Enforcement Fees and Enforcement Conduct Authority
Posted on 26th July 2021 at 08:39
Supreme Court Ruling
The Association has been working in close conjunction with several agencies involved in the enforcement process. By uniting together provides us with a joined-up approach when lobbying Government and the Ministry of Justice putting forward a stronger argument.
To that end an approach was made to the Ministry of Justice regarding a review of Enforcement Fees which of course is long overdue. With all the extra demands that are being put on agents since the introduction of the Regulations in 2014 such as Body Worn Cameras and extra processes within the compliance stage it is felt that the increase in fees which should be reviewed annually is essential for Enforcement Agents to continue to provide a service which is not only efficient but considers the customer care aspect that is expected from our clients in these unprecedented times.
The industry as a whole has responded to the consultation for an inflation-based increase to court fees (the second in less than 6 years). It was felt that it was perfect timing to approach the MOJ with the concerns that the court fee structure also effects Enforcement costs and highlighting the fact that operating costs have increased considerably since 2014, especially given the impact of the COVID Pandemic.
The fees related to enforcement should be increased annually using the Consumer Price Index, if we take this into account over the last 7 years it is considered that the Compliance fee should now be increased to £85, £260 for the Enforcement Stage and £120 for the Sale Stage. Without these increases to cover the rise in costs may lead to poor practise and poor customer service.
It was also pointed out the extra cost that has been placed on the industry due to the pandemic and the return to work under difficult circumstances since August 2020. The opportunity was also taken to announce the proposal for an independent authority to oversee Enforcement Agents the Enforcement Conduct Authority (ECA).
The Association recently had a meeting with Russell Hamblin Boone (CIVEA) to discuss how the ECA will operate. Whilst the finer details are yet to be decided the CEAA agreed in principle to back the idea of an independent body to oversee conduct of Enforcement Agents and provide an independent resolution service for complaints. The creation of the ECA will be totally independent of the industry and has the backing of the Centre for Social Justice, the advice sector, CIVEA and the HCEOA. It is proposed that the ECA will review the National Standards, provide guidance on vulnerability and ensure fair and affordable repayment plans. It must be highlighted however that the finer detail is unlikely to be available until the members of the ECA have been appointed.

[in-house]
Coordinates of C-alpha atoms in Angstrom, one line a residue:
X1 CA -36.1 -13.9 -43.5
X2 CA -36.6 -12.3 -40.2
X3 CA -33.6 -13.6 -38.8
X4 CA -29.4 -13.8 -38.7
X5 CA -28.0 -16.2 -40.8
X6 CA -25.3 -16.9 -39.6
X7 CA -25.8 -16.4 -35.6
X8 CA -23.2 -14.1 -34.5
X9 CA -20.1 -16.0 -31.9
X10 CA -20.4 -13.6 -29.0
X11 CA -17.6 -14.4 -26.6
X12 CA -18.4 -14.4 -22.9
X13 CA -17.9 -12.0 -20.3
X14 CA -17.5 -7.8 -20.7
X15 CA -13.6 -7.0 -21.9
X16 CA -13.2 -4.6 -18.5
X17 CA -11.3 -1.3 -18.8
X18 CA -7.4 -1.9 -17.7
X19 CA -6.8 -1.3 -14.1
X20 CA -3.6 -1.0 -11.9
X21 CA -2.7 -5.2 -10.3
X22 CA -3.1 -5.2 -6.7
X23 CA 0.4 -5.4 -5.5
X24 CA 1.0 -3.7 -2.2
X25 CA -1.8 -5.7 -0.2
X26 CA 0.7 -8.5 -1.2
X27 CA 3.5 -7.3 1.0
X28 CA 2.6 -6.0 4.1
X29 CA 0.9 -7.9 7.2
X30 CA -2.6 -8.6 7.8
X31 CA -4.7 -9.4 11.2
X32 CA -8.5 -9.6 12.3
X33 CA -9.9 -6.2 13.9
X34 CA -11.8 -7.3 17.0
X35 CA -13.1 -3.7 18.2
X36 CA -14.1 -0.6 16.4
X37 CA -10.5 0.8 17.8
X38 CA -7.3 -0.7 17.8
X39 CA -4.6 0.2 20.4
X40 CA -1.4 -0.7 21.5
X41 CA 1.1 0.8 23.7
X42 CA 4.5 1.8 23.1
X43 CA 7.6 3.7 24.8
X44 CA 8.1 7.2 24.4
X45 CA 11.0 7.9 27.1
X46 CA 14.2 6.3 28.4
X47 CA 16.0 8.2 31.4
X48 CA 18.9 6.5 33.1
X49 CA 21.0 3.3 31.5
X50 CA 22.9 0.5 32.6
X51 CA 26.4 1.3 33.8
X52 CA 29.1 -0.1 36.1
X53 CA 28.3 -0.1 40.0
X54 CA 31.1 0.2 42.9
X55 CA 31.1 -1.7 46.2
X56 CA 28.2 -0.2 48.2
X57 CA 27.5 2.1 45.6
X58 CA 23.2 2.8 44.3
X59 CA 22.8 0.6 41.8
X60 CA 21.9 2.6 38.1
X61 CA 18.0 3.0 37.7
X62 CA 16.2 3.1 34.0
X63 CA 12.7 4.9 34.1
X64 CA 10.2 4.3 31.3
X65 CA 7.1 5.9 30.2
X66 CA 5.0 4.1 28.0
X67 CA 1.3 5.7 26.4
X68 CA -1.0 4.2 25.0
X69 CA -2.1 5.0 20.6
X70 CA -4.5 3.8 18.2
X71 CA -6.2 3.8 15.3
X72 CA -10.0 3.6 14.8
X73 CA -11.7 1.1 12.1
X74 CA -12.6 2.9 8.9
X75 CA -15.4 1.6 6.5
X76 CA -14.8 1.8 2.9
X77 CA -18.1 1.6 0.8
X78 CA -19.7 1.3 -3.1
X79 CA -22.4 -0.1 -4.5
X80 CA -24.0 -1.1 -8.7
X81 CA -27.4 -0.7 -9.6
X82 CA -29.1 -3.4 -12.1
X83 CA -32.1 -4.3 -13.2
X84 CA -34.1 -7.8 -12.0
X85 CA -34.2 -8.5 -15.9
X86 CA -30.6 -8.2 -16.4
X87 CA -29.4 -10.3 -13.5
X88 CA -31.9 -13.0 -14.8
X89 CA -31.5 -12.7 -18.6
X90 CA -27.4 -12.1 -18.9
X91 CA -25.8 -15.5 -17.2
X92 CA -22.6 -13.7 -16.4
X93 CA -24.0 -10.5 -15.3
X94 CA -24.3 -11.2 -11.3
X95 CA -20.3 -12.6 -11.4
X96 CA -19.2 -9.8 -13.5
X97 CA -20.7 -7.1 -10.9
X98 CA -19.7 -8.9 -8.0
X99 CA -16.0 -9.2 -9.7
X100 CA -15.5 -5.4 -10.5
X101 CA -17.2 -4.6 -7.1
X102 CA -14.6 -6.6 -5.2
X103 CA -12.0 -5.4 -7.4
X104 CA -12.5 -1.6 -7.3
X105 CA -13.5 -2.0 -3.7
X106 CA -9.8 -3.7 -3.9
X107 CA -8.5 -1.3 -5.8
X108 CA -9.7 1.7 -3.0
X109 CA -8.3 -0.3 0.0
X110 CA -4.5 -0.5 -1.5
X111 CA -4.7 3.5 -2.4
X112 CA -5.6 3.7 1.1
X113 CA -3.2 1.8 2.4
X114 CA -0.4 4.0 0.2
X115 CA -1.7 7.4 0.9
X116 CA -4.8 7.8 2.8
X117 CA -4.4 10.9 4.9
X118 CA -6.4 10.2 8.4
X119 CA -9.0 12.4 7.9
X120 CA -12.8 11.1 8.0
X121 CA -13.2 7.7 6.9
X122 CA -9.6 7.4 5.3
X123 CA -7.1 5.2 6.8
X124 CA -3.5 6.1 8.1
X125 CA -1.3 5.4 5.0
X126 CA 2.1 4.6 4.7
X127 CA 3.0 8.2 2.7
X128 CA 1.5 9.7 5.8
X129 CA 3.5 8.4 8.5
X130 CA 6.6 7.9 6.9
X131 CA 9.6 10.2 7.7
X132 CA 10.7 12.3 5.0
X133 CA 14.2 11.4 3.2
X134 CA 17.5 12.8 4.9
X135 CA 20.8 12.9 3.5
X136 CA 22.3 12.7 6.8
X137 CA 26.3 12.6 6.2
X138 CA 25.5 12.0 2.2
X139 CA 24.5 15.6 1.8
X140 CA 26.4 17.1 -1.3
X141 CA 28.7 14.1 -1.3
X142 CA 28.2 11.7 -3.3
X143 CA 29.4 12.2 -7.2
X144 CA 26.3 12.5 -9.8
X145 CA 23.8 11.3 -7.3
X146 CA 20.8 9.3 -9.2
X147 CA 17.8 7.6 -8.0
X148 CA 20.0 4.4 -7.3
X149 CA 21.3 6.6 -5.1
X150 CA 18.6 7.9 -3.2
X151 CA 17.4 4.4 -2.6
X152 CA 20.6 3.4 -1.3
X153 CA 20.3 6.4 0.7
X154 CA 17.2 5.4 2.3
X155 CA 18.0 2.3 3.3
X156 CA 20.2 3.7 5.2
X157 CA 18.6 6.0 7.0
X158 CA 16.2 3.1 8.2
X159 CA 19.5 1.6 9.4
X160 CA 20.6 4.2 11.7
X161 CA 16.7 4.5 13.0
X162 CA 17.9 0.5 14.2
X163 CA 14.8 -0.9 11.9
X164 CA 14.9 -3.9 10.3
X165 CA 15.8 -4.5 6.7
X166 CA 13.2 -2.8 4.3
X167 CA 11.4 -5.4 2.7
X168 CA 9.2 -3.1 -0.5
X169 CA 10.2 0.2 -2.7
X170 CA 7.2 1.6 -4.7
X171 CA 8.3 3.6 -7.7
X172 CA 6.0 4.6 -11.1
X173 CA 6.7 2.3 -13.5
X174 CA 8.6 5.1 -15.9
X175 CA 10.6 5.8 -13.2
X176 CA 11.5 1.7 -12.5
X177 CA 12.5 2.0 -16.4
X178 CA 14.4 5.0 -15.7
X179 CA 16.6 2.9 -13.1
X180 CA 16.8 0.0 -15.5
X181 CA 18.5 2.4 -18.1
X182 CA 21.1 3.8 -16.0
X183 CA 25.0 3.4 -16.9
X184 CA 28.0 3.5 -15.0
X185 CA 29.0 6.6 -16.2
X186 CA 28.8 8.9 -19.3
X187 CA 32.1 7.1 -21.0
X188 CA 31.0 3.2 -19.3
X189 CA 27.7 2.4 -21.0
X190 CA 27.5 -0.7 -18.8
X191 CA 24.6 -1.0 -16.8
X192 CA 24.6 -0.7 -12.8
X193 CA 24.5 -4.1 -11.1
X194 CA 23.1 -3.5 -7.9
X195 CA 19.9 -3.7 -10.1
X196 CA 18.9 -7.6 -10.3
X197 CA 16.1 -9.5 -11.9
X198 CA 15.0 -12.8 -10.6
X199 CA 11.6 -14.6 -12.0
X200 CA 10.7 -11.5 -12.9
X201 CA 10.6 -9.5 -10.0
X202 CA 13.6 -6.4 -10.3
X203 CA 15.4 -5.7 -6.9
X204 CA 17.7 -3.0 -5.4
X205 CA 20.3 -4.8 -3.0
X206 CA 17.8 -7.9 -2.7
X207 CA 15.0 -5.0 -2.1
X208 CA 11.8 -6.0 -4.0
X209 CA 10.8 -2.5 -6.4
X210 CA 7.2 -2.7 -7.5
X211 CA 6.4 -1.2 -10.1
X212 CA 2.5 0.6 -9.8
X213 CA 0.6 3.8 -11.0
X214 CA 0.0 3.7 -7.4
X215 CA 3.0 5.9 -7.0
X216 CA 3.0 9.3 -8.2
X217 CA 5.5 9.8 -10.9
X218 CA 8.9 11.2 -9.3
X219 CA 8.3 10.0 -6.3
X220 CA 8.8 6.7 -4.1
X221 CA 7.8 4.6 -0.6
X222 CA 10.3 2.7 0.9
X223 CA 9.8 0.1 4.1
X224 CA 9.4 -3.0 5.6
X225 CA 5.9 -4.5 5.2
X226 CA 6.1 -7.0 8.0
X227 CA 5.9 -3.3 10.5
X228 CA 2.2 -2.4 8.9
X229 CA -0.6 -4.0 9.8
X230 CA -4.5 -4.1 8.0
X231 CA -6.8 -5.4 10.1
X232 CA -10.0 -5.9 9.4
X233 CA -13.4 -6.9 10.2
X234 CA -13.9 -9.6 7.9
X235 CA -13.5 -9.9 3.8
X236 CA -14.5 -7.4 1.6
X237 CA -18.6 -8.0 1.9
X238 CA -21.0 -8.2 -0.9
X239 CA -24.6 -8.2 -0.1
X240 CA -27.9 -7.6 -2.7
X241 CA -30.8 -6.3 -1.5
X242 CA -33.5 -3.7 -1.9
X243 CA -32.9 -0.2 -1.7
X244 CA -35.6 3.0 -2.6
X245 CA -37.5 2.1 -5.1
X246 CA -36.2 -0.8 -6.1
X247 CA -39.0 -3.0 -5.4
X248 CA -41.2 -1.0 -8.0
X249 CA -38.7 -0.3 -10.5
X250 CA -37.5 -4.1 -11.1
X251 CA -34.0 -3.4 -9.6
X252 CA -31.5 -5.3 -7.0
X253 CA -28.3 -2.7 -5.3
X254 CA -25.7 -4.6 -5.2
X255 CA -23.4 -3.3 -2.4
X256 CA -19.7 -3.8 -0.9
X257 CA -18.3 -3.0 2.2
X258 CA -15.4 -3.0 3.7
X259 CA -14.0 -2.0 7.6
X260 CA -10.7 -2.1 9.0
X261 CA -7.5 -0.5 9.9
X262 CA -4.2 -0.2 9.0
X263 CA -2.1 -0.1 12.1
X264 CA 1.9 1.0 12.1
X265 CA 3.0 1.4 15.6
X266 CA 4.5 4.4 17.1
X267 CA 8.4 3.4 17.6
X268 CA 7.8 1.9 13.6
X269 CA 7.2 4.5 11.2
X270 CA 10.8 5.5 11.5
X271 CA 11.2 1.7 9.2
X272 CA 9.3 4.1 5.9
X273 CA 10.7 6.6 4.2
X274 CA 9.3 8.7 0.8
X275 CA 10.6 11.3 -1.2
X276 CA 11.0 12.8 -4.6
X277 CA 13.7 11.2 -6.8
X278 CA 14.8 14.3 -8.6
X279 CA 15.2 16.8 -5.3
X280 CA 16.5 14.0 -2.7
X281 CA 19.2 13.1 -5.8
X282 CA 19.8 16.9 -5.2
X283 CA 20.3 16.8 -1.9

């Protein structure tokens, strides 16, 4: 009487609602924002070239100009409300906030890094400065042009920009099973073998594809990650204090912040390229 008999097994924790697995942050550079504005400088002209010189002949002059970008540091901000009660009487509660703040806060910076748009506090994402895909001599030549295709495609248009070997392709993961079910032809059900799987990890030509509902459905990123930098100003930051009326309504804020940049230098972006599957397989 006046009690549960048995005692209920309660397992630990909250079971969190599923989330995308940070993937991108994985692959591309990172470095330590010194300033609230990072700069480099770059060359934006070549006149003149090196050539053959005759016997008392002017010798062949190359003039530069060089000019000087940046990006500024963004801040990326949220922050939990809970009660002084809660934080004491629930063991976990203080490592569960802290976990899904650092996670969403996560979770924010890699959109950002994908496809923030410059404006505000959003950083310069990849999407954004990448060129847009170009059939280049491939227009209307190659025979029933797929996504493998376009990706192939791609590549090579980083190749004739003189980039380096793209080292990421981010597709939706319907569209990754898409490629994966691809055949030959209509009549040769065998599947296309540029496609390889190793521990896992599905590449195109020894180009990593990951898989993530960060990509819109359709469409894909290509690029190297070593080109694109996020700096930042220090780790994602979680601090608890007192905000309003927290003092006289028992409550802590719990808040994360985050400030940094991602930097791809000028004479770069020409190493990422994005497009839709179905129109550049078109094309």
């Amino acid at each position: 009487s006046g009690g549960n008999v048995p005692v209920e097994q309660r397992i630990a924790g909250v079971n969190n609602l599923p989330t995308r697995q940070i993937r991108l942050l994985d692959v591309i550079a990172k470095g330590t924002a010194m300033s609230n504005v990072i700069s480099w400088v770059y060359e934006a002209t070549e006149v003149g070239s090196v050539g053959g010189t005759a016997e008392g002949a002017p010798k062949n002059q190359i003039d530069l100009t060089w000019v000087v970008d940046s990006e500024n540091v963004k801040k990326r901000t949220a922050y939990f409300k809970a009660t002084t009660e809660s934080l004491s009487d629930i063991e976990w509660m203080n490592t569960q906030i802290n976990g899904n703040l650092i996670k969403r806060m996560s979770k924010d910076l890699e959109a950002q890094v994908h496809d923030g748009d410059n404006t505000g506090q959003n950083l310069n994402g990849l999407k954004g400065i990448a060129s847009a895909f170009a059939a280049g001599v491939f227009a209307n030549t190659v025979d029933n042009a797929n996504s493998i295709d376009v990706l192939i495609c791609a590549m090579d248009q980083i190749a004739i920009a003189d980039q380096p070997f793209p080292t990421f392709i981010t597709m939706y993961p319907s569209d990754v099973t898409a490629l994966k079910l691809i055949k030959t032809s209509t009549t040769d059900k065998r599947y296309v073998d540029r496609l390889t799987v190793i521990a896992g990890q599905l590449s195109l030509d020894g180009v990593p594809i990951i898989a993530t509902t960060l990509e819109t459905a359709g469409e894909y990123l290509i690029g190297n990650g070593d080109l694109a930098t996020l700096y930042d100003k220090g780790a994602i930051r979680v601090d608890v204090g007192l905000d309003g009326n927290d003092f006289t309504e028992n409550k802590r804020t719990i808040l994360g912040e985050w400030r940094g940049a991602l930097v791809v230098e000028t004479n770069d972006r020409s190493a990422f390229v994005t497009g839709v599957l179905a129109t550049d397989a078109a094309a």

To this end the CEAA is proposing to provide training and briefing session that will be added on to the AGM in September (details to follow). It is expected that a press release on this subject will be made on or around the 26th July. Should there be any updates prior to this date they will be released as we become aware.
A response was received from the Ministry for Justice welcoming the proposal for an oversight body for Enforcement Agents and was encouraged that the industry and the advice sector had worked together on these proposals. The Ministry of Justice has responded to the increase in fees stating that this matter is under consideration, and we will receive a further update in September.
We appreciate that the detail of the ECA will be required by members but if you have any questions on this matter or any other matter concerning you now, please feel free to contact us and we will be happy to answer your questions where we can.
Please follow the link below to The Centre of Social Justice website to read their report Taking Control for Good: Introducing The Enforcement Conduct Authority.
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